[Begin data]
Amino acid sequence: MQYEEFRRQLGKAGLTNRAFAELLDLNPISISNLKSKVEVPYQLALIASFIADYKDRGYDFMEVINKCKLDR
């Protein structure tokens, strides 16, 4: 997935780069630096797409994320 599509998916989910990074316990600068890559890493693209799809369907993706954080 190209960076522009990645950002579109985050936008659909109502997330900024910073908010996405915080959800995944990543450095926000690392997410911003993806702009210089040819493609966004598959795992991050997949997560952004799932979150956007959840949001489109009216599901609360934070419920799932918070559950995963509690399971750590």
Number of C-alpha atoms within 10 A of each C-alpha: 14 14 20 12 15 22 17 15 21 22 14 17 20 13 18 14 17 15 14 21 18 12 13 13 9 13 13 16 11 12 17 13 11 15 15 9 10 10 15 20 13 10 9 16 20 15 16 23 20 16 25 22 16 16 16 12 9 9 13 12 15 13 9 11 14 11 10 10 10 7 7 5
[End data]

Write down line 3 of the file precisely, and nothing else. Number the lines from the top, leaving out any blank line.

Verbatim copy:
Number of C-alpha atoms within 10 A of each C-alpha: 14 14 20 12 15 22 17 15 21 22 14 17 20 13 18 14 17 15 14 21 18 12 13 13 9 13 13 16 11 12 17 13 11 15 15 9 10 10 15 20 13 10 9 16 20 15 16 23 20 16 25 22 16 16 16 12 9 9 13 12 15 13 9 11 14 11 10 10 10 7 7 5